TOWN HALL LIVE: Coverage of 11/14 Board of Selectmen’s meeting

The meeting started with a moment of silence for Brian Fay, a longtime Abington resident who died on October 30. Fay worked in environmental remediation, and it was his work at the World Trade Center site following Sept. 11 that led to him developing lung problems.

Selectman Alex Hagerty congradulated Conservation Commission members Lynne Mullen and Jean Matiyosus for completing conservation agent training.

Hagerty also encouraged residents to attend the Beaver Brook Playground fundraiser on Saturday. Tim Chapin encouraged residents to attend a comedy night fundraiser to benefit Abington Little League, which is also on Saturday.

Mrs. Claus made an appearance at the Board of Selectmen’s meeting to promote the upcoming Abington Celebrates Christmas weekend, Dec. 2-4.


By a unanimous vote, William Cormier was named as one of the town’s representatives to the Abington/Rockland Joint Water Works. Cormier is finishing the term of Richard Muncey, who passed away in August. Cormier was previously a water commissioner when he lived in Rockland.


The Board of Selectmemn approved a new tax rate of $14.22, which is $1 less than the current tax rate. However, rising residential property values means most homeowners will see a property tax increase, albiet smaller than last year’s. The average home in Abington is now valued at $497,977 – an increase in $43,000, according to Deputy Assessor Jolanta Briffett. That means the average tax bill will increase from $6,924 to $7,081, or by $147. The average commercial property is now valued at $972,800 – a decrease of $21,954. That means the average commercial tax bill will drop $8, from $15,034 to $15,026. Selectmen rejected a tax rate split saying that it would negatively impact not just big box retailers, but mostly mom-and-pop shops. “We want to be business friendly and we don’t want to chase businesses away,” said Hagerty.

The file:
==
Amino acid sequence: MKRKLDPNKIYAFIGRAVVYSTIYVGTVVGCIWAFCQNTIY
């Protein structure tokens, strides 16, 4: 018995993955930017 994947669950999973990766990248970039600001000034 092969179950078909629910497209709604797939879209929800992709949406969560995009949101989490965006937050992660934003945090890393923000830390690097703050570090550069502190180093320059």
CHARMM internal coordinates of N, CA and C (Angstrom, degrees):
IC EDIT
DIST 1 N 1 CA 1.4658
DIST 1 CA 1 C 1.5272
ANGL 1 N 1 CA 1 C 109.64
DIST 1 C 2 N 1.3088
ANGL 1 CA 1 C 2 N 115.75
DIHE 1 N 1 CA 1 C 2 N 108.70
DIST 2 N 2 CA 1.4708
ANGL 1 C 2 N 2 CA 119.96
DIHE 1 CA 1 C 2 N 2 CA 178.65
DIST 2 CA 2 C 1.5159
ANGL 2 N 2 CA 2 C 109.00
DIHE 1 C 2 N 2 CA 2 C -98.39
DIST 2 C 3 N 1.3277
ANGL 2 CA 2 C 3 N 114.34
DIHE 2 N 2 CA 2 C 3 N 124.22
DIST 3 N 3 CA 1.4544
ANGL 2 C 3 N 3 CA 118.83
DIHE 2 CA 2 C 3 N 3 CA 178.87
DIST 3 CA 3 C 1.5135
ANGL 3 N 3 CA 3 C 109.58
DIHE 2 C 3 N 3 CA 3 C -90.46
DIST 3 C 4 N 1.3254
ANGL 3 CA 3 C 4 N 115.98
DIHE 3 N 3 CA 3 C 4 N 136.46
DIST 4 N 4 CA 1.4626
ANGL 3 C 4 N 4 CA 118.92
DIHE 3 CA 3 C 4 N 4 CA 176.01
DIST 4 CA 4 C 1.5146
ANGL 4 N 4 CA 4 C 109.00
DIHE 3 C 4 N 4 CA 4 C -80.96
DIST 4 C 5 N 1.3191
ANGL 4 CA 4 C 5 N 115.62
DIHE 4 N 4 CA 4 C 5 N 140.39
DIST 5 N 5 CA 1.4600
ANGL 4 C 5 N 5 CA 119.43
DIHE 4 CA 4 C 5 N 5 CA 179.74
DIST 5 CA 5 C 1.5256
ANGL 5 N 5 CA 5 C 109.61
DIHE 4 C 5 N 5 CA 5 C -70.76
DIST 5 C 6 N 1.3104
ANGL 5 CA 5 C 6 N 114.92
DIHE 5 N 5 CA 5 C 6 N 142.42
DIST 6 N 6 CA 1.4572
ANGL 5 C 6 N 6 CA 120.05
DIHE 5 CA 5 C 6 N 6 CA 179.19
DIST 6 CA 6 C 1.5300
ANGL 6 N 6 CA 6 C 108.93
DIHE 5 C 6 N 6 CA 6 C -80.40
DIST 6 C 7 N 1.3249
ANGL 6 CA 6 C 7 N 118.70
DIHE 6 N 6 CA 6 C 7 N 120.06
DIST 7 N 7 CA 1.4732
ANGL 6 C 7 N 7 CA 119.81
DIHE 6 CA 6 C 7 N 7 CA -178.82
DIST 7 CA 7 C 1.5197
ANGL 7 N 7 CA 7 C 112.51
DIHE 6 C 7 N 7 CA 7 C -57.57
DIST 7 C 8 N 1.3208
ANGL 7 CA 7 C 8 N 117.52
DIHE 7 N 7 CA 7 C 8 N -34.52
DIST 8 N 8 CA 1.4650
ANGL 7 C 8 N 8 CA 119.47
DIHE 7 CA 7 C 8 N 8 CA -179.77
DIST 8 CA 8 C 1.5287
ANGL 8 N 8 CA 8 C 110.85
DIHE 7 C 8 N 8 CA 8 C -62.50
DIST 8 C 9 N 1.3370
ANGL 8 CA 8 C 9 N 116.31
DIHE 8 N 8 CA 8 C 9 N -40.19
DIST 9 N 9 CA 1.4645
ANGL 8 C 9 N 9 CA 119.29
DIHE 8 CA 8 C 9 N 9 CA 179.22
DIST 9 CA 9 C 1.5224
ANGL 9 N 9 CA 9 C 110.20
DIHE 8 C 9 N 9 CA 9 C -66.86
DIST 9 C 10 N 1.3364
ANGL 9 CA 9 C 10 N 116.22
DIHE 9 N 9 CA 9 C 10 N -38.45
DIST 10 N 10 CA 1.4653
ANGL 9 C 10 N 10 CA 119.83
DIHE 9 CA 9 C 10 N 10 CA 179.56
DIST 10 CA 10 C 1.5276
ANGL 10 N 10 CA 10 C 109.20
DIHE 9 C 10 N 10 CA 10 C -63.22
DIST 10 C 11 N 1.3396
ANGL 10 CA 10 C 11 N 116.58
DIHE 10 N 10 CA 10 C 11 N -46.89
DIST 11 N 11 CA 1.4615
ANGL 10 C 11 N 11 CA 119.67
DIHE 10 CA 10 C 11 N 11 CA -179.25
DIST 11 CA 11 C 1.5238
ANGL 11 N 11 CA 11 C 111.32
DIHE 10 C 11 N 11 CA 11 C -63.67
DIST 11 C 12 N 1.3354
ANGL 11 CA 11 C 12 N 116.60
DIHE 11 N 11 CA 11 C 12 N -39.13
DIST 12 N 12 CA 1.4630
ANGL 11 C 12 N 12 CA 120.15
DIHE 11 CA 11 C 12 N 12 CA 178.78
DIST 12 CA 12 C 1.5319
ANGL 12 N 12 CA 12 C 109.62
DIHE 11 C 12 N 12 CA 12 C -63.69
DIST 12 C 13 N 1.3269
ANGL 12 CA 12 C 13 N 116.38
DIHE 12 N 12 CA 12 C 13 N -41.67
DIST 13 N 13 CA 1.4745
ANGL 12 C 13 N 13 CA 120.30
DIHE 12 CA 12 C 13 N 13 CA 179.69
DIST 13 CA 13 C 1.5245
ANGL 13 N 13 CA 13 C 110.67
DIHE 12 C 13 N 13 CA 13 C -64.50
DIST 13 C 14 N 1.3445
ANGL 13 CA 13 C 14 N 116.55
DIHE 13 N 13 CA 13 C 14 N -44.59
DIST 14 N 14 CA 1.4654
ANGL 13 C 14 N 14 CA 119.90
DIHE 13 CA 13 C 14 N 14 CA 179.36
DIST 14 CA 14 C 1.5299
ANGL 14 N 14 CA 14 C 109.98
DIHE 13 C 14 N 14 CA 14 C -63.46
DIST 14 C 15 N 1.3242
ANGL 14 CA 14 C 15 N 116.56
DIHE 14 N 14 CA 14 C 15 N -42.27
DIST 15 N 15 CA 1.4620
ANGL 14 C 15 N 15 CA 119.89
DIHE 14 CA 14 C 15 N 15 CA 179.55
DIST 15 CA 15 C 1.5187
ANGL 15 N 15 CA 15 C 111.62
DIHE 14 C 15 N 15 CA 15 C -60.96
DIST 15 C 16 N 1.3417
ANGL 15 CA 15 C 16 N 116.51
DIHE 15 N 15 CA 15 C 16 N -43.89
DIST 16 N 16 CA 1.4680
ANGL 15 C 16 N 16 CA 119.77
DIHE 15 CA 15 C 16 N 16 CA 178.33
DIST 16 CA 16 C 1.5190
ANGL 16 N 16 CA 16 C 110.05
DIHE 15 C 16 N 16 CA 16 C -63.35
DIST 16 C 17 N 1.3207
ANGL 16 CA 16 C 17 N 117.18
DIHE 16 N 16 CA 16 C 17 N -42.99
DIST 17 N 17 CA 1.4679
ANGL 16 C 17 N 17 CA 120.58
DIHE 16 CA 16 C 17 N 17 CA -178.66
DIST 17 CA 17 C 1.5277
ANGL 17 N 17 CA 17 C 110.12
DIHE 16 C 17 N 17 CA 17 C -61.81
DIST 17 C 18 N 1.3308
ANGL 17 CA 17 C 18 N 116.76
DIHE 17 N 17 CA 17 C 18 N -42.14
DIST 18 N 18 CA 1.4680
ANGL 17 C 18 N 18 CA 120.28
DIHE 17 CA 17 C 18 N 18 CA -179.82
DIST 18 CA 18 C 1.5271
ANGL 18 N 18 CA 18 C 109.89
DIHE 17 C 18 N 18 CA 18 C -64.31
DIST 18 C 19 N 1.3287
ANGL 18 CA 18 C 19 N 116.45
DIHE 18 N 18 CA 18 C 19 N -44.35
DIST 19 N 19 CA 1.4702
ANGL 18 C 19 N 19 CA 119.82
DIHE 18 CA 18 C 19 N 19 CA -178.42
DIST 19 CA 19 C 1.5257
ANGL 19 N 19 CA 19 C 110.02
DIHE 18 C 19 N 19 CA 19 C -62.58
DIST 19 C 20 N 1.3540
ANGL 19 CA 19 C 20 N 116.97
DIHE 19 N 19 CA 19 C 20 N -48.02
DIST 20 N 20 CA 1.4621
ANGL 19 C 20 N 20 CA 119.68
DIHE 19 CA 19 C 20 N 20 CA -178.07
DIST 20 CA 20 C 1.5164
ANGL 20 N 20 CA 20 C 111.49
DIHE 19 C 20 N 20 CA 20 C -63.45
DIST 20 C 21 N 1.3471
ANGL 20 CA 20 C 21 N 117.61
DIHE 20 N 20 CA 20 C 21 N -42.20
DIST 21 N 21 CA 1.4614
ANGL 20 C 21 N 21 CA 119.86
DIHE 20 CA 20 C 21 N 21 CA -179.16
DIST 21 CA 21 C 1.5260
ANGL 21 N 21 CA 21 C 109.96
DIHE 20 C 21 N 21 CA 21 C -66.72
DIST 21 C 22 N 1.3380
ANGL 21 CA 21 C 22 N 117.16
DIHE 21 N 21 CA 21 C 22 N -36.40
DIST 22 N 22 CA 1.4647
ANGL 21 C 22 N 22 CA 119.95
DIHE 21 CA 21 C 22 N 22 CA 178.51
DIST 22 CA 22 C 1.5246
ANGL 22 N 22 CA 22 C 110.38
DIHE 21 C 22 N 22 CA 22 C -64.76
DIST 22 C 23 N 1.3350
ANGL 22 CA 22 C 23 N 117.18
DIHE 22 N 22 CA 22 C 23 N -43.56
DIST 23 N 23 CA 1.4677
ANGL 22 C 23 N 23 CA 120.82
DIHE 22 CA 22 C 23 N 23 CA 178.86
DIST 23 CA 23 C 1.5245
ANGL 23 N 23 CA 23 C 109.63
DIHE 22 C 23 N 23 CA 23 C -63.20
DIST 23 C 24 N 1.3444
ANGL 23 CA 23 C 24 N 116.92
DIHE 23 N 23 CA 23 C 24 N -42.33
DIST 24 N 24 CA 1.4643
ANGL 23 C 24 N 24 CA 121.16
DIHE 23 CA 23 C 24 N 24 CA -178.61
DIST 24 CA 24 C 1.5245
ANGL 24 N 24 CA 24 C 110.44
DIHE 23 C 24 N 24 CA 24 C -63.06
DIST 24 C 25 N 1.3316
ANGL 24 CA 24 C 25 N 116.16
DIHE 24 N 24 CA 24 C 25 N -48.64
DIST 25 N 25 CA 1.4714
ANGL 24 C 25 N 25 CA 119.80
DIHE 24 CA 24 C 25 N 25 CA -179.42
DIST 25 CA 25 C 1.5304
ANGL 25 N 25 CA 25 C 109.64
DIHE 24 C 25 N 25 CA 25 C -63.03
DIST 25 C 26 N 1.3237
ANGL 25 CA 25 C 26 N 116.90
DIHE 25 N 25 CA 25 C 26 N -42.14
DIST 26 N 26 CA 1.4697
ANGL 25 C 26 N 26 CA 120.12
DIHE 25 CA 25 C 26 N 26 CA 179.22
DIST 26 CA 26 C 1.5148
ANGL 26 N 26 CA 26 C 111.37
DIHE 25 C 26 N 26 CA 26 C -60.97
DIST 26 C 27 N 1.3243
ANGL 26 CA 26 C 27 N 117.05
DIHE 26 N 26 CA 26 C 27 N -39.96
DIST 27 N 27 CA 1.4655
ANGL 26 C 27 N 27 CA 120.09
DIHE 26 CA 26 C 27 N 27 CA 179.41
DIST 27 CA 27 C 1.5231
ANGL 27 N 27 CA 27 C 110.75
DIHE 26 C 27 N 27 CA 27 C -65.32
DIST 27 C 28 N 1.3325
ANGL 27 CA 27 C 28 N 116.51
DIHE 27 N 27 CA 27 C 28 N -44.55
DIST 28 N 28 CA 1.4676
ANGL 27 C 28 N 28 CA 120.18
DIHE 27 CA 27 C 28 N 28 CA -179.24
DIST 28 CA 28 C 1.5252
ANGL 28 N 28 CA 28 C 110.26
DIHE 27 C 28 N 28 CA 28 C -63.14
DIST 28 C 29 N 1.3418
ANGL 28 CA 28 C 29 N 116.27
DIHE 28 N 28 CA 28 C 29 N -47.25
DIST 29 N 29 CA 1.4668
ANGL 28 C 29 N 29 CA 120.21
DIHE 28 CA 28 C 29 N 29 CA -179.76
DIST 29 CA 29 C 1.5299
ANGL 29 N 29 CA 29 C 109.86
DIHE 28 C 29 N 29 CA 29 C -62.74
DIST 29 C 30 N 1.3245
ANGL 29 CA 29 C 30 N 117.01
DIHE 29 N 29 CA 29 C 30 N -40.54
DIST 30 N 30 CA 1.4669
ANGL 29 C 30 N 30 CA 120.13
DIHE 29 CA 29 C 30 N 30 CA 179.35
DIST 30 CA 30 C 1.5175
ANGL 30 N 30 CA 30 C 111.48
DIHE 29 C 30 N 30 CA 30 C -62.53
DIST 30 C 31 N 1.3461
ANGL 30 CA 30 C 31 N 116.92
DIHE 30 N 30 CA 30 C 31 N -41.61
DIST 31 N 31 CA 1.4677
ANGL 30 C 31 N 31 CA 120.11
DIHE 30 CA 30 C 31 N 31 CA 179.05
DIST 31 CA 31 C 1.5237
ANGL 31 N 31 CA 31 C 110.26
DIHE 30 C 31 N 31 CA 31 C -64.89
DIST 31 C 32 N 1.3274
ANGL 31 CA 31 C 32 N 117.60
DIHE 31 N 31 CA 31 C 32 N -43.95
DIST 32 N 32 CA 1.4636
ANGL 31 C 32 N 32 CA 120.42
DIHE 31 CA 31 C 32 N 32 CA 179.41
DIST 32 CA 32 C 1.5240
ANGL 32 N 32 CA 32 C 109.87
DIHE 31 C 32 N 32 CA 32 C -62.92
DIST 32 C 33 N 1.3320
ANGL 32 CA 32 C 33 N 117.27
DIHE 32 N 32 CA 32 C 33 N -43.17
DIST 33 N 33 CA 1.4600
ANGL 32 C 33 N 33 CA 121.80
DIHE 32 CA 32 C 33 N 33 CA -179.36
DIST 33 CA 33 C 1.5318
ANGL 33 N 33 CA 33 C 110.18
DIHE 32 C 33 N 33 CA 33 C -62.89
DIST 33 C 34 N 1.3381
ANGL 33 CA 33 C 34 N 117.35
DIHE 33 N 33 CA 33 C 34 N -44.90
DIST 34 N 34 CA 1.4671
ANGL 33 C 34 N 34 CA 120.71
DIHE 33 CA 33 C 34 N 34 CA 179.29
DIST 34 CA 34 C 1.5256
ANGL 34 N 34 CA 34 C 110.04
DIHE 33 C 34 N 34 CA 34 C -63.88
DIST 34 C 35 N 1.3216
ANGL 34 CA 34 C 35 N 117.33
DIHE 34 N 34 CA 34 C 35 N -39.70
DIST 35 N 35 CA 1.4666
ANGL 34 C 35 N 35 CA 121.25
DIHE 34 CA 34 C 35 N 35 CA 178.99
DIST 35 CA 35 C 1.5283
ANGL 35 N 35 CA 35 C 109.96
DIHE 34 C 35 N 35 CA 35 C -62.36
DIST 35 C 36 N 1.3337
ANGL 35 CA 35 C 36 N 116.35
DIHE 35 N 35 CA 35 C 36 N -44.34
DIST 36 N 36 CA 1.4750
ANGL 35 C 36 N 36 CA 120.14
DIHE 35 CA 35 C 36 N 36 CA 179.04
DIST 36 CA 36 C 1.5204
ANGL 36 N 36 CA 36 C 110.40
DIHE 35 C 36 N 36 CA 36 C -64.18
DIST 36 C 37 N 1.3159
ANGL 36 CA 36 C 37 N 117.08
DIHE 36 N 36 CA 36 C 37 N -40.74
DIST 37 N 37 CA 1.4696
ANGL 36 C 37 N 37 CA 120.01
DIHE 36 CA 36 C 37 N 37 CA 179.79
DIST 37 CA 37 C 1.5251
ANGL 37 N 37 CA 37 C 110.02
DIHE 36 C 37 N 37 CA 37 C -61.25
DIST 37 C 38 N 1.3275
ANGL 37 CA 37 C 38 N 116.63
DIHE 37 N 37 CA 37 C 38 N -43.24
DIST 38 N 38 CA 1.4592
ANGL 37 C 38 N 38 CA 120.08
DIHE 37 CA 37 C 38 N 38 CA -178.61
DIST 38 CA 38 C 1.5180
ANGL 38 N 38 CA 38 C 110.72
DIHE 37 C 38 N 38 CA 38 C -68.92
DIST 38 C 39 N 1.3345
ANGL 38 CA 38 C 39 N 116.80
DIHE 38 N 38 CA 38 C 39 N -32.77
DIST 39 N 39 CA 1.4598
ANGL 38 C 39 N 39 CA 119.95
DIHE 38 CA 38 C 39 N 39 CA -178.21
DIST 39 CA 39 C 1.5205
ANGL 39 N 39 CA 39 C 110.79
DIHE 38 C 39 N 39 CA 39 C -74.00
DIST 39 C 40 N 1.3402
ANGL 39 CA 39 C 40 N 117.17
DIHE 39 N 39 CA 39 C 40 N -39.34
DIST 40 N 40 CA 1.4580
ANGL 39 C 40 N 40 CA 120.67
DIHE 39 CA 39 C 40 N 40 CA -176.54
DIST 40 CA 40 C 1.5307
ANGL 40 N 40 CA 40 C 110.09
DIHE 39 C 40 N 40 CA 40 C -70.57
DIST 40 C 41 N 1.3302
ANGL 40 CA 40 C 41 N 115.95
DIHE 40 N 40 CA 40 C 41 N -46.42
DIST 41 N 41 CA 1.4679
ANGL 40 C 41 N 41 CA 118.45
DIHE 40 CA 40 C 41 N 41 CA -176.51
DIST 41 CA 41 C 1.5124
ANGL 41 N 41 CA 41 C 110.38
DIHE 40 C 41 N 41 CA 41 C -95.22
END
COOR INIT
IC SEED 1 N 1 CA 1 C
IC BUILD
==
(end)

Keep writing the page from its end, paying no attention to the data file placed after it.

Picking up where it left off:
Nobody from the public spoke in favor or against the taxrate change.


Abington (4-6) and Whitman-Hanson (4-5) will face off for the 111th time this Thanksgiving Day. Kickoff is at 10 a.m. at Memorial Field in Abington.


Plans are moving forward to overhaul the Hannigan and Great Sandy Bottom water treatment plants but the work will take more than two years to complete, according to Abington/Rockland Joint Water Works Superintendent Kristel Cameron. Selectmen invited Cameron to give an update on how the water department is handing the PFAS issue as well as supply and capacity issues. Abington and Rockland town meetings have approved the $26 million project which will install new filters, add clear wells, and more. Cameron said they are waiting for state review of their designs and will hopefully put the project out to bid this spring, with work starting in the fall. In 2020, the state lowered the threshold of PFAS allowed in water from 70 parts per trillion to 20. The system’s average has hovered about 20-23 over the past year, which triggers mandatory public reporting. Cameron pointed out that it’s only the Hannigan Street plant that’s currently out of compliance; the Great Sandy Bottom Pond plant does not have any measurable levels of PFAS and the Myers Avenue plant has been piloting a new filtration system that so far removes the “forever chemicals.” Cameron said she is also building a digital database of all previously approved permits to identify how many projects were never built and sitting on an allotment of water. She likened it to writing checks without keeping track of how many were written. A recent study found that, depending on some system projects underway as well as construction timelines, the system may not have enough water to supply every project that has applied for it.


Town Manager Scott Lambiase announced at the end of the meeting that Council on Aging Director Suzanne Djusberg has resigned effective Nov. 18. Amy Barrett has been named acting director while the position is posted. Djusberg has served in the role since 2009, when she and David Klein took over for Mary Beth Lawton. No other information was immediately available.

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